I totally agree with you on a general societal indifference to the importance of worship.

      • Amy Says:

        I have a feeling once changed…always changed. I don’t see us going back to Christmas Eve Children’s program anytime soon. You know how Lutheran’s are with change…..and it was probably a big deal to make the program earlier not too many years ago…..

      • Audrey Kletscher Helbling Says:

        Ha, ha. You know how Lutherans are with change. So true.

  5. Jackie Says:

    Sadly those days have ended at our church, the one my children grew up in. Back in the mid 80′s – late 90′s they did have the childrens program but some how it phased out after my children were older. Now I really miss it especially with little Audrey being that age where she could be an angel. Next week the children will stand in front of the church and sing a few Christmas songs along with their little hand motions. I look forward to whatever I can get. Your photos did bring back sweet memories of my own little ones….back in the day

    • Audrey Kletscher Helbling Says:

      Oh, I can just picture your sweet Audrey in angel wings and halo.

      Perhaps you can start a movement to get the pageantry back in the children’s program at your church?

  6. Allan Landman Says:

    I don’t remember seeing it, but my Mom and Dad and older Sister would tell about the Church Christmas program at our Church that had the place in laughter. Here’s the scenario, My Sister was Mary, as she had long dark hair and very pretty. Joseph was played by another first grader who did not attend any of the rehearsals. The night of the Program, the Sunday School leader thought it would be beautiful to have “light” coming from the cradle. She placed a flash-light inside the cradle and my Sister “Mary” would turn the flash light on when she placed baby Jesus into the Cradle. All was wonderful until Joseph looked inside and found the “source of light”, picked it up and flashed it across the church, mumbling, “why is this in there?”. He continued to flash the congregation, and of course laughter could not be held back. The Sunday School leader laughed the hardest!!! As she told the audience later,” One never knows what Babes will do”. The Pastor, even though a strict Lutheran no nonsense guy, said, ” Never follow a child or dog act.” The laughter rose the roof! I am sure God looked down and even had a smile, as he created us all, and we are all his children! My Sister passed away 12 years ago from Cancer at the age of 57. Every Christmas I remember her with the story of “Mary and Joseph”, and the flash-light. Merry Christmas to all!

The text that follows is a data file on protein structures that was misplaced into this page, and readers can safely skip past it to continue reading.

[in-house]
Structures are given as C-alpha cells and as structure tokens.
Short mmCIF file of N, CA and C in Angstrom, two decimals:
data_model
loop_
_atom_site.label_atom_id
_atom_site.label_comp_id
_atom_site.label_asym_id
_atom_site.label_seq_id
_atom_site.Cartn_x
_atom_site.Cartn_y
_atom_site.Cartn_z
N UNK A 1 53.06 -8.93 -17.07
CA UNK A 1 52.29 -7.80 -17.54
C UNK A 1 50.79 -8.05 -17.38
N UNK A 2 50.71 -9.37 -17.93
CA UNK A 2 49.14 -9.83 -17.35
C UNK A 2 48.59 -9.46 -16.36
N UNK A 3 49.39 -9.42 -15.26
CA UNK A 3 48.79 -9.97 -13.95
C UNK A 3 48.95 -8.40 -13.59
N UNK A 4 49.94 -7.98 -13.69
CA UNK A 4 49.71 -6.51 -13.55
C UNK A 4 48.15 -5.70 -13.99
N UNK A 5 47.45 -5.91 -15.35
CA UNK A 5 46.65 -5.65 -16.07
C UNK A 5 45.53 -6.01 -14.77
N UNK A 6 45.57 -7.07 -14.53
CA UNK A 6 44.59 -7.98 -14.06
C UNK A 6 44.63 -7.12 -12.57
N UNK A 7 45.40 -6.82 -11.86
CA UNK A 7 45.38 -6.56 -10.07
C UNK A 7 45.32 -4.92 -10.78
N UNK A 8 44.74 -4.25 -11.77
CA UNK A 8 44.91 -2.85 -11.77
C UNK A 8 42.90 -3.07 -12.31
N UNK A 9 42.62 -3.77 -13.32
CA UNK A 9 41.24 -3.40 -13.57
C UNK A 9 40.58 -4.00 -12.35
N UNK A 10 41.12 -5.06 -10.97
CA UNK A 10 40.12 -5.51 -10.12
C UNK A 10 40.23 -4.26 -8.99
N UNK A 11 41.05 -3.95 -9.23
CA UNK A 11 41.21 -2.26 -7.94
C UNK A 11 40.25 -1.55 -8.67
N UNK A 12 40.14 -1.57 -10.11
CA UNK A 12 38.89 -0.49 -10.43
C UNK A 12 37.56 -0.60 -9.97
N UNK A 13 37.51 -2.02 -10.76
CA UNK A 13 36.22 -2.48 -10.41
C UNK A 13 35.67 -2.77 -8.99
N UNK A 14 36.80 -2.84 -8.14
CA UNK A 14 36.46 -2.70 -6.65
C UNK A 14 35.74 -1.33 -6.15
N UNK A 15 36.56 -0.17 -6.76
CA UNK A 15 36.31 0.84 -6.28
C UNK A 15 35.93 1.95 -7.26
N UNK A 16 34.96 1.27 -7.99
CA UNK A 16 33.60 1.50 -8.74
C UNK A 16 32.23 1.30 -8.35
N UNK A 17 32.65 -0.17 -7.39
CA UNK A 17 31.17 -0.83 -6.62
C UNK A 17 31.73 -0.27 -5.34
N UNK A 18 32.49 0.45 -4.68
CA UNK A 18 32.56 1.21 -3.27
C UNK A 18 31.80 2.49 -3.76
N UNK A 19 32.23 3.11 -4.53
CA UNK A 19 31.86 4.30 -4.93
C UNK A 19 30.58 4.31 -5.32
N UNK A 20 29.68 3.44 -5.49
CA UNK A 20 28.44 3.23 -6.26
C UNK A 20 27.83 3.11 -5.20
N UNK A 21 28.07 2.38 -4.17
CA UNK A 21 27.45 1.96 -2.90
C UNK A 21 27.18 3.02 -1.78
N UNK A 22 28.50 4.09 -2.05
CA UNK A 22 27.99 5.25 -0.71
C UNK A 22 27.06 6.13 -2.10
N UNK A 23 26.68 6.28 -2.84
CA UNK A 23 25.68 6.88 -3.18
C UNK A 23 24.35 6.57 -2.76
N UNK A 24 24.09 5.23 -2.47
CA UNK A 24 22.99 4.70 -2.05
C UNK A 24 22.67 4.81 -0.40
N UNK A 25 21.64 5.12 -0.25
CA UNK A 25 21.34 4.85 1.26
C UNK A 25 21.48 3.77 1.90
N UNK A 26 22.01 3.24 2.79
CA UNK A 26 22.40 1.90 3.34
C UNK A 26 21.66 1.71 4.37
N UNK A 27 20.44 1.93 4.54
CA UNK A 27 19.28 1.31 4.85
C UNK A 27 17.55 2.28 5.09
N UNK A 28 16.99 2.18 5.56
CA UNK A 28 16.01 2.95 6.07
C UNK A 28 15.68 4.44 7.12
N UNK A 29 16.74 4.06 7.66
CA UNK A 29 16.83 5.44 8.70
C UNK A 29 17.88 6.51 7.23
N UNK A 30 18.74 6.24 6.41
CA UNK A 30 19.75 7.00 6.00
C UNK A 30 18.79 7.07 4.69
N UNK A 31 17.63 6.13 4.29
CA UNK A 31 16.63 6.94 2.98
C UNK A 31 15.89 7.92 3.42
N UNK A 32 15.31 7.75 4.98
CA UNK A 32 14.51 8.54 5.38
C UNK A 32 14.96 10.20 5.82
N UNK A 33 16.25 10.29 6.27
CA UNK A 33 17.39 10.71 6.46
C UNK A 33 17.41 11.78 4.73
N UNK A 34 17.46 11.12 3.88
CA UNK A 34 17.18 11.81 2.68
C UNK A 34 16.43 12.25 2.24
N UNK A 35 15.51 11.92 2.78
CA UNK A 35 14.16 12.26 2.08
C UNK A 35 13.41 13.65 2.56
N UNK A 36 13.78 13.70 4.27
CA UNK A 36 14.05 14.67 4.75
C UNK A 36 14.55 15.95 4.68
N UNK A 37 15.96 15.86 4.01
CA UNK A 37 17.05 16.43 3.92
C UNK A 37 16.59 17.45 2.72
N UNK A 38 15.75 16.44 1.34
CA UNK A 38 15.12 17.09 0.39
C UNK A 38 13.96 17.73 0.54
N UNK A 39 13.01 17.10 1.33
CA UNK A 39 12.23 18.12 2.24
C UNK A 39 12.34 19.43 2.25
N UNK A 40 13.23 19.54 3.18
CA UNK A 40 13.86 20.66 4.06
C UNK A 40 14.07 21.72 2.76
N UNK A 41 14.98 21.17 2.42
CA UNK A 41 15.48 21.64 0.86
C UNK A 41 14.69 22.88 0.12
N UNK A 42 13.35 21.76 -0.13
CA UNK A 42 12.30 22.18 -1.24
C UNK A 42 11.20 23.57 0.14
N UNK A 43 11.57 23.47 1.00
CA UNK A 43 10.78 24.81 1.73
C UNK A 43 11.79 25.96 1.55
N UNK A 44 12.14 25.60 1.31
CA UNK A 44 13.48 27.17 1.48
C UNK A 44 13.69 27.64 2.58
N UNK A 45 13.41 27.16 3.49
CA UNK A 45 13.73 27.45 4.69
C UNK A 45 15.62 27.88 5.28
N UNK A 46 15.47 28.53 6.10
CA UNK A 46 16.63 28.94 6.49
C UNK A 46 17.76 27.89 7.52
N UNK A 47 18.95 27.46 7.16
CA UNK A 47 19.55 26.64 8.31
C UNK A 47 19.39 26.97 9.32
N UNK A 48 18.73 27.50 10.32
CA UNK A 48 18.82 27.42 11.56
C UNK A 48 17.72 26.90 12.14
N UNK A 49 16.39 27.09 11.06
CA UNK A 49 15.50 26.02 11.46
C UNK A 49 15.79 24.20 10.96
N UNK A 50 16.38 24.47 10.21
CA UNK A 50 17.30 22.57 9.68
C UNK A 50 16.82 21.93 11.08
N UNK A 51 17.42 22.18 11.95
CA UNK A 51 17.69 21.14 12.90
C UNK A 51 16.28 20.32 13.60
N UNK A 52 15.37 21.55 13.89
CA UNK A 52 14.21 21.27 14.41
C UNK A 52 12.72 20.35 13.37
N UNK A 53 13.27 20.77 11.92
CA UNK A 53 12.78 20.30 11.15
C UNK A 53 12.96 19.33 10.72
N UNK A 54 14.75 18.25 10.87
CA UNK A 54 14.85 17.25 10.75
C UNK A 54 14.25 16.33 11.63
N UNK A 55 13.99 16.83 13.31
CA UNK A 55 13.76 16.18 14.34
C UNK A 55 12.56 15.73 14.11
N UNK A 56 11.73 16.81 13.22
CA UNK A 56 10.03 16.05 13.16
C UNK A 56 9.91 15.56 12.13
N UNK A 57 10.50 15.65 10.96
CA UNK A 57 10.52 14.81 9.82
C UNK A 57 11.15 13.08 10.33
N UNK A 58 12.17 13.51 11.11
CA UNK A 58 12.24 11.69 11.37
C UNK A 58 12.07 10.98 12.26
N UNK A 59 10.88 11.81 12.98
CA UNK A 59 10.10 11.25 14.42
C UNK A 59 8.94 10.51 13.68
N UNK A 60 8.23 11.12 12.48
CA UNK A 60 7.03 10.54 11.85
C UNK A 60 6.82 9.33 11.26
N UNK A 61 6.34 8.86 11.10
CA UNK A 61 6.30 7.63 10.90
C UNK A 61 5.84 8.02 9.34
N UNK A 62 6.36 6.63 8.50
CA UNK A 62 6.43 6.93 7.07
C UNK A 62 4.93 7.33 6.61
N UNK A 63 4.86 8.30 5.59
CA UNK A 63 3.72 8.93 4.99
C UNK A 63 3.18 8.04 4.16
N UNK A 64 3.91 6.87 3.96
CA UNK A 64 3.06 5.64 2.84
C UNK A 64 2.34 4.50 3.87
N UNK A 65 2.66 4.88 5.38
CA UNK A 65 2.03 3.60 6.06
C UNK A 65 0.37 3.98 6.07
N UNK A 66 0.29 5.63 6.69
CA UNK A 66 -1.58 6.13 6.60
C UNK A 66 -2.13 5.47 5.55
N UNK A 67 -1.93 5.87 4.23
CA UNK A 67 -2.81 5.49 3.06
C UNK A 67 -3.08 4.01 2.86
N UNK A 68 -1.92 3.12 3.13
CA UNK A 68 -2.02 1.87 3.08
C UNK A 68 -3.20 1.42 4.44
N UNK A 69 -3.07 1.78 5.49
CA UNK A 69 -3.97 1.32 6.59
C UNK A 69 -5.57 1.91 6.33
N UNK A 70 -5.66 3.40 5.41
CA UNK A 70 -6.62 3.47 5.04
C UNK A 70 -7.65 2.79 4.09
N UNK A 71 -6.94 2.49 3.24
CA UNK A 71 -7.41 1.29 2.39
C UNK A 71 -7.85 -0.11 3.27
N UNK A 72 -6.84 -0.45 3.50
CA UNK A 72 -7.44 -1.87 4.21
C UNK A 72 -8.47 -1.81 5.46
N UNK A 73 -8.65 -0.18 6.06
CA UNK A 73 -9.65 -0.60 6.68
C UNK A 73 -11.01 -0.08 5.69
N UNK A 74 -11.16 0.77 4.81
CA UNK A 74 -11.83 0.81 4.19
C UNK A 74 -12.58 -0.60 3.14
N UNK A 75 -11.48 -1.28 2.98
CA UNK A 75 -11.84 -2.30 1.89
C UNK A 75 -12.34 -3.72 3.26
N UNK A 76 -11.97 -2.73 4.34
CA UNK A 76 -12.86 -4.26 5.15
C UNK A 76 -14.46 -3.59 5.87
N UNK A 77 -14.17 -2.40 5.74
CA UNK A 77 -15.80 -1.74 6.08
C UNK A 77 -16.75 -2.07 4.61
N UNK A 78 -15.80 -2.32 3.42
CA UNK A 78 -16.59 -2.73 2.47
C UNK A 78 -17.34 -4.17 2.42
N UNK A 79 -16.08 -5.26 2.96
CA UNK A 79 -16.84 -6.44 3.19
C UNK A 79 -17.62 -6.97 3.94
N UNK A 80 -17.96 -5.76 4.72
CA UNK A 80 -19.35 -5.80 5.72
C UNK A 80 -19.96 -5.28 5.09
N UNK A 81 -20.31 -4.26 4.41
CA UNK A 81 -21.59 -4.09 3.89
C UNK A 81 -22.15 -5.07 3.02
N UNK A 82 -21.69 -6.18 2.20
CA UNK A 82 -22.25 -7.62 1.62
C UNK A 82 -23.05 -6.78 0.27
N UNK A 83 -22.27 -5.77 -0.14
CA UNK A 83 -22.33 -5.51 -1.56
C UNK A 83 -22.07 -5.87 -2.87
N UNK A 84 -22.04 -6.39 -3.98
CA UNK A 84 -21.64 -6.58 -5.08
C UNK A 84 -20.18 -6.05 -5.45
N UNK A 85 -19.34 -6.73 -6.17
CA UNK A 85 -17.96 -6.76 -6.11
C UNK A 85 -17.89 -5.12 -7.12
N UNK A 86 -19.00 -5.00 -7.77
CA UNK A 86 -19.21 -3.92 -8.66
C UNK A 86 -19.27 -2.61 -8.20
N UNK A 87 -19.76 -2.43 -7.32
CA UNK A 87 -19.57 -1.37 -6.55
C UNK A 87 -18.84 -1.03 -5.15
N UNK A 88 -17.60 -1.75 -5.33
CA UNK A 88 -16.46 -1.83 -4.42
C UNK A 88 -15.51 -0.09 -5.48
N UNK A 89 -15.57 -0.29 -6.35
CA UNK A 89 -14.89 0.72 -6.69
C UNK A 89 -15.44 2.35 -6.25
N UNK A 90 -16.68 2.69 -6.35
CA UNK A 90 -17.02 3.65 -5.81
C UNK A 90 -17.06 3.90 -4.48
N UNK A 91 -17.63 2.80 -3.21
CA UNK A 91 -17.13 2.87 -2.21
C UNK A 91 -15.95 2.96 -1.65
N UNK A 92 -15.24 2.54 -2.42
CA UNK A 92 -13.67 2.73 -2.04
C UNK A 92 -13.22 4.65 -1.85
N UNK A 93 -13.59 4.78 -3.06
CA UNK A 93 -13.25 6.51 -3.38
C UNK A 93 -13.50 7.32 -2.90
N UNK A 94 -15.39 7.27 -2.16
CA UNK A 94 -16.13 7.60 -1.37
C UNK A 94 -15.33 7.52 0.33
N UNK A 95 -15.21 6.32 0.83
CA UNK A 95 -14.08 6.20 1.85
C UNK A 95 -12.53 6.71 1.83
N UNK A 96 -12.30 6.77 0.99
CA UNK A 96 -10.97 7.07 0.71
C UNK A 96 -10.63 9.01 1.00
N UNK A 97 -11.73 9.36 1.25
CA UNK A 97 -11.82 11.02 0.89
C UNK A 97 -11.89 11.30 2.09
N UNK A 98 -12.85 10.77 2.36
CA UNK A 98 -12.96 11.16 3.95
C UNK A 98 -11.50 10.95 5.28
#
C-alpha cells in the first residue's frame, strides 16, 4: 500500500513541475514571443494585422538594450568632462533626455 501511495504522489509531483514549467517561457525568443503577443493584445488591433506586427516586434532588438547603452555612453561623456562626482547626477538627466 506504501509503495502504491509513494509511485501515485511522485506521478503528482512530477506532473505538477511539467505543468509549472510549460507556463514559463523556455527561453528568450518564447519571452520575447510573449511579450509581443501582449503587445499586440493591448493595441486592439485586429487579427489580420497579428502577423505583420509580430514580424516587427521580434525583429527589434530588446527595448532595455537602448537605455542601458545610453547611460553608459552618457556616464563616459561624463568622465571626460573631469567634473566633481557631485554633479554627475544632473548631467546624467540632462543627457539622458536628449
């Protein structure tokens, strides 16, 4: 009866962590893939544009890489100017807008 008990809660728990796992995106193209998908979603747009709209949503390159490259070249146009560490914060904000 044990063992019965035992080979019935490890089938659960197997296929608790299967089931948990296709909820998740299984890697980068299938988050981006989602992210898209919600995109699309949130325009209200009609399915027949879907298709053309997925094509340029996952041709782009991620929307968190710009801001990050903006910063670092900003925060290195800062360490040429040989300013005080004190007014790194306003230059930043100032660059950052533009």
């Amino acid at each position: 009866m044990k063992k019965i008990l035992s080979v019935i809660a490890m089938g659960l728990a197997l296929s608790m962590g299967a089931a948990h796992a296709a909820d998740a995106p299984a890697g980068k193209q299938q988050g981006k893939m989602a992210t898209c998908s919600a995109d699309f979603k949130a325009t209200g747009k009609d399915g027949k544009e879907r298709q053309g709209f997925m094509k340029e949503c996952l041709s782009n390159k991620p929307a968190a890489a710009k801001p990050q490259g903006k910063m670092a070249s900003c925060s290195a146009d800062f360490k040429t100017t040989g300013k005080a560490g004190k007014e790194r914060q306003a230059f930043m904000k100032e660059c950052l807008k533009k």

• Audrey Kletscher Helbling Says:

      Allan, thank you for sharing this deeply personal and humorous story. This is simply wonderful, especially given its Lutheran church setting. What a treasured memory of your beloved sister, too. I am so sorry for your loss.

  7. Nancy Says: